Intel Announces Optane DC Persistent Memory Is Sampling Now, With Broad Availability In 2019

Intel took to the stage at its Memory and Storage day to announce the new Intel Optane DC persistent memory. The company said this new persistent memory "represents a new class of memory and storage technology architected specifically for data center usage," with the express purpose of supporting the massive amounts of storage that data centers require with the industry's ever-increasing need for speed.

How's it supposed to accomplish that goal? Well, by offering more capacity than traditional DRAM per module, with the first products being available in three SKUs with 128, 256, and 512GB capacities. That's significantly more than the highest DDR4 stick offers--Crucial previously held that crown with a 128GB capacity product that cost $4,000 per stick. By contrast, Intel Optane DC is supposed to "offer the unprecedented combination of high-capacity, affordability, and persistence," so we're guessing the first products won't run customers upwards of $4,000 a pop.

Here's what Intel's vice president and general manager of Xeon products and data center marketing, Lisa Spelman, said in a press release:

"High-capacity persistent memory in the data center allows applications to run without incurring the latency penalty of going out to storage over the PCIe bus. As developers adapt software, this new memory class is designed to enable cost-effective, large-capacity in-memory database solutions; provide greater system uptime and faster recovery after power cycles; accelerate virtual machine storage; deliver higher performance to multi-node, distributed cloud applications; and offer advanced encryption for persistent data built into the hardware."

We first learned about an Optane DIMM package in 2016 at the Storage Visions conference. The technology didn't arrive in the expected timeframe, which led us to question if endurance would be an issue with 3D XPoint products, and in November 2016 we also heard that power and thermal requirements were also a challenge. Then, in February, Lenovo accidentally revealed more about the DIMMs' launch than intended.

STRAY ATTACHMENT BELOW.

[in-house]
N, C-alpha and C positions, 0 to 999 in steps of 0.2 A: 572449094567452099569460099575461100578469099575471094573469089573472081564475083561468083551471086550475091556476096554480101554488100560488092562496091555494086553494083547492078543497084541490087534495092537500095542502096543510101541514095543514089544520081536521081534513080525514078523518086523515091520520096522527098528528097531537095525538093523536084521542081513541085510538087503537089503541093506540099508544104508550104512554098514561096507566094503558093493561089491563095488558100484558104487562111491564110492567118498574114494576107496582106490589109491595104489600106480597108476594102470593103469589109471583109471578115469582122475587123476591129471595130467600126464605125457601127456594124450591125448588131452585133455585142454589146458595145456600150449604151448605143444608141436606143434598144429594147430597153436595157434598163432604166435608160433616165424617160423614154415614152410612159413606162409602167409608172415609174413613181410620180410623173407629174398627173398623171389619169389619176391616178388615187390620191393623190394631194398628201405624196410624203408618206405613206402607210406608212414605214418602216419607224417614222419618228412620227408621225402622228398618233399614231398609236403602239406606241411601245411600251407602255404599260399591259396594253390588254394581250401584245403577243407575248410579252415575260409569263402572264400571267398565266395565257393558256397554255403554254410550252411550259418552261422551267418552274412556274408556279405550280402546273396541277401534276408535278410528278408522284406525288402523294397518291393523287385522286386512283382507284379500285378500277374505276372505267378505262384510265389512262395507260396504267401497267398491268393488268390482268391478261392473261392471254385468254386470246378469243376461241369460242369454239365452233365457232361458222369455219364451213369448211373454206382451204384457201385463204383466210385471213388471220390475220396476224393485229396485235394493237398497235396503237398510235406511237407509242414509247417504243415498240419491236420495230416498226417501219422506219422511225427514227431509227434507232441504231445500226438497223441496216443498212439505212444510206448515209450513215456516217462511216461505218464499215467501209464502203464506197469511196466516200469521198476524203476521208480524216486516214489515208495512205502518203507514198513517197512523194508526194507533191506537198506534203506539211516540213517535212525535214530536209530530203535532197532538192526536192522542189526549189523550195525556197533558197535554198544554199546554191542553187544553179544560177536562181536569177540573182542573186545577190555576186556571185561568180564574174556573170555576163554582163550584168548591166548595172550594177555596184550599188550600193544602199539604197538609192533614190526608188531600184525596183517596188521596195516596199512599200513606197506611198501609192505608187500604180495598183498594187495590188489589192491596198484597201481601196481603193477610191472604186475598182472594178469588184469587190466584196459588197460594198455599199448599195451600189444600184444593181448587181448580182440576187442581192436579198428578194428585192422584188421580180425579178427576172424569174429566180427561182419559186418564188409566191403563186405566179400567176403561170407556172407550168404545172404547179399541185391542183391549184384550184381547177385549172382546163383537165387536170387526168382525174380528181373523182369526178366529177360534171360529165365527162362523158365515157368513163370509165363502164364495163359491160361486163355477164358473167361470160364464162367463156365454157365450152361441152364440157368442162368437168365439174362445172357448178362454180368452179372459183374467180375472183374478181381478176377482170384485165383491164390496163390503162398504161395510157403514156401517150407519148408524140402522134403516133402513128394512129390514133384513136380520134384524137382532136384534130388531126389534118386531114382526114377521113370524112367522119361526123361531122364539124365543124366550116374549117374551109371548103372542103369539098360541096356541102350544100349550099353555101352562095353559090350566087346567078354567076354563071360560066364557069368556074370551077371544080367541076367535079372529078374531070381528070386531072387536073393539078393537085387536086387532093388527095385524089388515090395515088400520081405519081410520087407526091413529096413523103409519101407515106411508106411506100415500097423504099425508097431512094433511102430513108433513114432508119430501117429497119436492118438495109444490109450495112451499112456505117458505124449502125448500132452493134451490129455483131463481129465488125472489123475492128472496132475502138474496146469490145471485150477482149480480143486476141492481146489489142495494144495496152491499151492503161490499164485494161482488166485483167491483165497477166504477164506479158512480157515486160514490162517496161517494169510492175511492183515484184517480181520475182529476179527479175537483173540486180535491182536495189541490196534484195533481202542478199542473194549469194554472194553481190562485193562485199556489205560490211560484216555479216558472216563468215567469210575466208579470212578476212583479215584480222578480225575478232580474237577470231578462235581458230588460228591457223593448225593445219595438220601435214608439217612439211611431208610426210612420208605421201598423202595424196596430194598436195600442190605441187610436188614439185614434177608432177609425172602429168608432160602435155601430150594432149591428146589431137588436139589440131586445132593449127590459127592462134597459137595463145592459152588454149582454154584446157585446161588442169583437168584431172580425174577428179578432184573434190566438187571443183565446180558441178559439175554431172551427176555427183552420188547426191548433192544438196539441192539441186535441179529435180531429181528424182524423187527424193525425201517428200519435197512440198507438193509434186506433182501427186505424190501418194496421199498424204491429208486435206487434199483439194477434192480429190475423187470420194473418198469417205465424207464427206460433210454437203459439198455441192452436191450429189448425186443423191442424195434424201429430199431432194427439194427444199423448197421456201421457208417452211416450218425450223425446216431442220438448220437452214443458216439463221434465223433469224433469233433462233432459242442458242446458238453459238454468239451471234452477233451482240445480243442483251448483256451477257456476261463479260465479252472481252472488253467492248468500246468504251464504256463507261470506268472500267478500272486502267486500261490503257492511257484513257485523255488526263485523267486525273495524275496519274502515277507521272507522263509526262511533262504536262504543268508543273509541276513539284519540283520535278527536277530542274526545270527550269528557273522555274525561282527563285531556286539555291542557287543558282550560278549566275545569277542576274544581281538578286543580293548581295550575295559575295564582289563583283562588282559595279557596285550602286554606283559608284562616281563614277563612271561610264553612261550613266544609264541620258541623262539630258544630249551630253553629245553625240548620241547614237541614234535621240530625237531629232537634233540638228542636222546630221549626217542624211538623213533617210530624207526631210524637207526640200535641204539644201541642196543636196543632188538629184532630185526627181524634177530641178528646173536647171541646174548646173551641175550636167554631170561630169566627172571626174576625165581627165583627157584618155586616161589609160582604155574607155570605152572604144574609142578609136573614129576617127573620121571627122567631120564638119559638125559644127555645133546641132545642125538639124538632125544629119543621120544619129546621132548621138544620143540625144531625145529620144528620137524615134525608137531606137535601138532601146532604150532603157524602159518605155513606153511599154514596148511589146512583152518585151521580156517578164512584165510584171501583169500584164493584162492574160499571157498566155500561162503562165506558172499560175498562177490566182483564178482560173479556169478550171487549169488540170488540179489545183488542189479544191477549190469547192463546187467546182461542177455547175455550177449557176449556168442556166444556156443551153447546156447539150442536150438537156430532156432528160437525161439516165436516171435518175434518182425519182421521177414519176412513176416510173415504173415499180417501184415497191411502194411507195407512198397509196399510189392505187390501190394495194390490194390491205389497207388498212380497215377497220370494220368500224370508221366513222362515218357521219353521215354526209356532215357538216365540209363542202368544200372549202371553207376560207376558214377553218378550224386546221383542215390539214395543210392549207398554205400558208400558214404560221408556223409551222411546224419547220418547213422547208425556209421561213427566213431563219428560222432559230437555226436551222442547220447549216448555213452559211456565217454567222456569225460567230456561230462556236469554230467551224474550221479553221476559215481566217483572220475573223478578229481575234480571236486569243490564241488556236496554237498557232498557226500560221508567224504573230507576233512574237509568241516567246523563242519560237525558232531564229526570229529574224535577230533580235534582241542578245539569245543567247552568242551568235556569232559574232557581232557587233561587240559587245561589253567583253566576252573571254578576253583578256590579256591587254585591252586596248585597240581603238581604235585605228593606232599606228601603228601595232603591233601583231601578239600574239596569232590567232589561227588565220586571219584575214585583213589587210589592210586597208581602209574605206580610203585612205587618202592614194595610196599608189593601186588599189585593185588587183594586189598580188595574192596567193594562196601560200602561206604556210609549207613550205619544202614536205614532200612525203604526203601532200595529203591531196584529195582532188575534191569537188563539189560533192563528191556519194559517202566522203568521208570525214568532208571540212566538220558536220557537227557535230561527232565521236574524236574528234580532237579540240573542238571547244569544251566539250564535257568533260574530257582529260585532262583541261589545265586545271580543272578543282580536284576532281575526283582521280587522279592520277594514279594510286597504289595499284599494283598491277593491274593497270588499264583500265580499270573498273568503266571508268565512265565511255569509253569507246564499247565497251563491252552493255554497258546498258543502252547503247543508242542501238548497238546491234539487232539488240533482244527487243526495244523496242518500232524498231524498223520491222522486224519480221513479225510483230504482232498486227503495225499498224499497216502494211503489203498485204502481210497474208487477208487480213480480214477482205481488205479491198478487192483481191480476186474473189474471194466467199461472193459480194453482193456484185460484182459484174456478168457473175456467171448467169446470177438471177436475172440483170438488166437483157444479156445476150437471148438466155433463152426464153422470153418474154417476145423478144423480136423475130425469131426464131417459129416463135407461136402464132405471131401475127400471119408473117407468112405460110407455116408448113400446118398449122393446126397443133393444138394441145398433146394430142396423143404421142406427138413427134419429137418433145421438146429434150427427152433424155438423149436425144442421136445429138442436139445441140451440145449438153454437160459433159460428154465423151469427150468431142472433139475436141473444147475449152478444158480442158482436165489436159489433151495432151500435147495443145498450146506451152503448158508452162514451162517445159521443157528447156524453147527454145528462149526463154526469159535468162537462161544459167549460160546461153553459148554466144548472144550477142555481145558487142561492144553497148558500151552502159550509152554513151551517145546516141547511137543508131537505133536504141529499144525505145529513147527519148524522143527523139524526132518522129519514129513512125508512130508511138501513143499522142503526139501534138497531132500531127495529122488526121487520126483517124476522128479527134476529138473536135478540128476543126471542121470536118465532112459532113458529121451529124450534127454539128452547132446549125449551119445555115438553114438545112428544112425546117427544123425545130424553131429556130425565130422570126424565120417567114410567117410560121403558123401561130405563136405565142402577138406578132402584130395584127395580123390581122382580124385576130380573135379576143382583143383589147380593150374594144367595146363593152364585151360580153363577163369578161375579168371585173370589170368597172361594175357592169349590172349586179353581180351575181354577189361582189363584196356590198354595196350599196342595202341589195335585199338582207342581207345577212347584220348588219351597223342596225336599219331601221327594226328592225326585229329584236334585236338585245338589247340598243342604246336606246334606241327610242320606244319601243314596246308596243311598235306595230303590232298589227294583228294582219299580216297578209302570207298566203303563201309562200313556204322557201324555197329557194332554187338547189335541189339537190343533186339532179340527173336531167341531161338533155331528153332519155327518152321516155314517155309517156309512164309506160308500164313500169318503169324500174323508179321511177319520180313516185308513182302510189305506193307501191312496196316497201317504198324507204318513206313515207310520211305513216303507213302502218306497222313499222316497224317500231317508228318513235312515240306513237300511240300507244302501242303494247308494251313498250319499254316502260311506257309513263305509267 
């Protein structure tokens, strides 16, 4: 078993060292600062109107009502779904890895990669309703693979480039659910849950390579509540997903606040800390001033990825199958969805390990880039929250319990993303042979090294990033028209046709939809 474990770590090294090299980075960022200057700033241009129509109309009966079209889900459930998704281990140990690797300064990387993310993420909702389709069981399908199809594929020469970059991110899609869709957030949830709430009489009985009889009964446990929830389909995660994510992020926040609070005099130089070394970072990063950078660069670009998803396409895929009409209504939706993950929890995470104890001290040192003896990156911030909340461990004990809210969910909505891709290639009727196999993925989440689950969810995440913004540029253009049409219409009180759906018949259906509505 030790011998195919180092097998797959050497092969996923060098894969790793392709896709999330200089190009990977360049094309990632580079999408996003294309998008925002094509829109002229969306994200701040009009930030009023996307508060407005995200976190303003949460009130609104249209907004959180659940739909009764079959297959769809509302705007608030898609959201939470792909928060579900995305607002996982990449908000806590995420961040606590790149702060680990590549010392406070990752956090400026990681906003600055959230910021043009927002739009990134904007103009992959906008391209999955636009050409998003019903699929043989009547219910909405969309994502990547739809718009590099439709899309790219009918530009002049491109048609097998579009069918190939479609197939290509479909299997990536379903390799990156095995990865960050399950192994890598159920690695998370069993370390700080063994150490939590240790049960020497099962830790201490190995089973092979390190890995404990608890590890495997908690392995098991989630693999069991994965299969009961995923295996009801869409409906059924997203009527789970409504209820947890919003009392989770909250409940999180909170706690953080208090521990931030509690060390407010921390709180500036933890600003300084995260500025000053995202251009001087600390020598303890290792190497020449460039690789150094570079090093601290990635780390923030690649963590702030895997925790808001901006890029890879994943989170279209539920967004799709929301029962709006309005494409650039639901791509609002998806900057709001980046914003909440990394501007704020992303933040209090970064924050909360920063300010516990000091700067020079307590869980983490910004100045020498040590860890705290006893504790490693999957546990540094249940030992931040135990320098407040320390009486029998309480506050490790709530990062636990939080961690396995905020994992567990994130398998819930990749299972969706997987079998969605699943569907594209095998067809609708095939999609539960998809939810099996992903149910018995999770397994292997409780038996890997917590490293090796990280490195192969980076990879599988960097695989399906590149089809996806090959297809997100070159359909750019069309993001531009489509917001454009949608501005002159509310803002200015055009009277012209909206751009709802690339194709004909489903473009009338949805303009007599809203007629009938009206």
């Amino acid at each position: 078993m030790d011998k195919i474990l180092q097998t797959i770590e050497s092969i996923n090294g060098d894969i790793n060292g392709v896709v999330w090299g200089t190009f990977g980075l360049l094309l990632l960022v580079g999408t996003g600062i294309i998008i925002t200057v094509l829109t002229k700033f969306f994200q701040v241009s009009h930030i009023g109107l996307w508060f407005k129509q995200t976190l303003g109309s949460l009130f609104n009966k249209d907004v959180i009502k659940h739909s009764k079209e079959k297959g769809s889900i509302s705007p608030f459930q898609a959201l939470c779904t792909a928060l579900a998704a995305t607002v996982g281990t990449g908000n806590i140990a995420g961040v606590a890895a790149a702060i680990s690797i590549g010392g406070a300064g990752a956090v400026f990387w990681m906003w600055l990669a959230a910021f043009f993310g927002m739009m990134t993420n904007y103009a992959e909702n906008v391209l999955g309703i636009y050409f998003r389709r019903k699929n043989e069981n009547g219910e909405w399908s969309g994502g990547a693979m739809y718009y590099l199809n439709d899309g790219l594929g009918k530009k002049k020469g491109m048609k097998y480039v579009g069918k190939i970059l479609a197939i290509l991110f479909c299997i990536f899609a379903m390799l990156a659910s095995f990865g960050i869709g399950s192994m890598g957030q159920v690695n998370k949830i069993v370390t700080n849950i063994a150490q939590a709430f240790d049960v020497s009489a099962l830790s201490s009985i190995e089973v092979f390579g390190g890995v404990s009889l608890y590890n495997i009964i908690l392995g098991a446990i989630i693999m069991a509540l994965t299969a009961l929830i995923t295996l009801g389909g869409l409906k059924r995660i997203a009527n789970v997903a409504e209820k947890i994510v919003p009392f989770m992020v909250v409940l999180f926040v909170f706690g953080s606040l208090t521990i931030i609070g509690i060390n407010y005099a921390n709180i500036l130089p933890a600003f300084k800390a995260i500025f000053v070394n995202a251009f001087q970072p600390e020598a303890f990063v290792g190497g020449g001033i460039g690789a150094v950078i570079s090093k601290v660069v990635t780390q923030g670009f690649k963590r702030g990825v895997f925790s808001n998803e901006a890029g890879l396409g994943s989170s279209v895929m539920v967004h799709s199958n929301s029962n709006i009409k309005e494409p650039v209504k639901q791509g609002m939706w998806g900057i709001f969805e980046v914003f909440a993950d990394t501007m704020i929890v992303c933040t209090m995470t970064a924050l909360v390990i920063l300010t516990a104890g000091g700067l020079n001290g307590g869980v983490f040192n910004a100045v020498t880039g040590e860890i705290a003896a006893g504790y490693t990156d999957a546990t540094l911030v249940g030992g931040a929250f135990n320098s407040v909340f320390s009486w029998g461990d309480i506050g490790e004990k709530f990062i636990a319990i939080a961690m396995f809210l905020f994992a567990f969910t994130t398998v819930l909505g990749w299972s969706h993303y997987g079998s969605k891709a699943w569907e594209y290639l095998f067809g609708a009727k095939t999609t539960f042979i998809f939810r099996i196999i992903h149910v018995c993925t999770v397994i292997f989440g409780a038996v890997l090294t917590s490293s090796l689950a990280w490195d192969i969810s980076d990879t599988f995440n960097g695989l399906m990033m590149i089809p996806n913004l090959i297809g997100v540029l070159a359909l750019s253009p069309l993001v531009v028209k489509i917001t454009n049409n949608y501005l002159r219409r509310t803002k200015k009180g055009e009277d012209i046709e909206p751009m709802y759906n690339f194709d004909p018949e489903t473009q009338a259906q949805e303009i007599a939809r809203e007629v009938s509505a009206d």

Now we know that Intel's sampling the new Optane DC persistent memory and that the products will ship for revenue to "select customers" at some point this year, with broad availability beginning sometime in 2019. Developers won't have to wait to get their hands on the tech, though, because Intel plans to offer remote access Intel Optane DC persistent memory-equipped systems via the Intel Builders Construction Zone.

Intel's hope is that developers will take quickly to the new persistent memory products. Spelman said in the press release:

"As technologies like Intel Optane DC persistent memory come to market, systems architects and developers should consider new methods for data access and storage, and uncover opportunities to remove throughput bottlenecks. These new methods could also result in deriving more value from data.  The combination of Intel Optane DC persistent memory with our performance-optimized Intel Optane SSDs and next-generation cost-optimized 3D NAND SSDs with Quad-Level Cell (QLC) technology will further deliver storage efficiency to warm data as an alternative to relying on HDDs."

Nathaniel Mott
Freelance News & Features Writer

Nathaniel Mott is a freelance news and features writer for Tom's Hardware US, covering breaking news, security, and the silliest aspects of the tech industry.

  • lun471k
    "Affordable" I like how they put that word on their slide.
  • derekullo
    This sounds like a car lease.

    Affordable pricing ... but you are hooked for life buying them whenever you get close to your "mileage limit".

    The real question here is is this is a 50,000 mile lease or a 5 million mile lease?

    If it costs $1,000 but you have to replace it 4 times in the life cycle of a "regular" 128 Gigabyte $4,000 stick then you are back where you started.
  • justinhca
    The value proposition on the release of the product won't be clear-cut, so I think that's why Intel is targeting a small audience--developers and system architects first. The technology can scale, so the economics should get more compelling approaching 2020.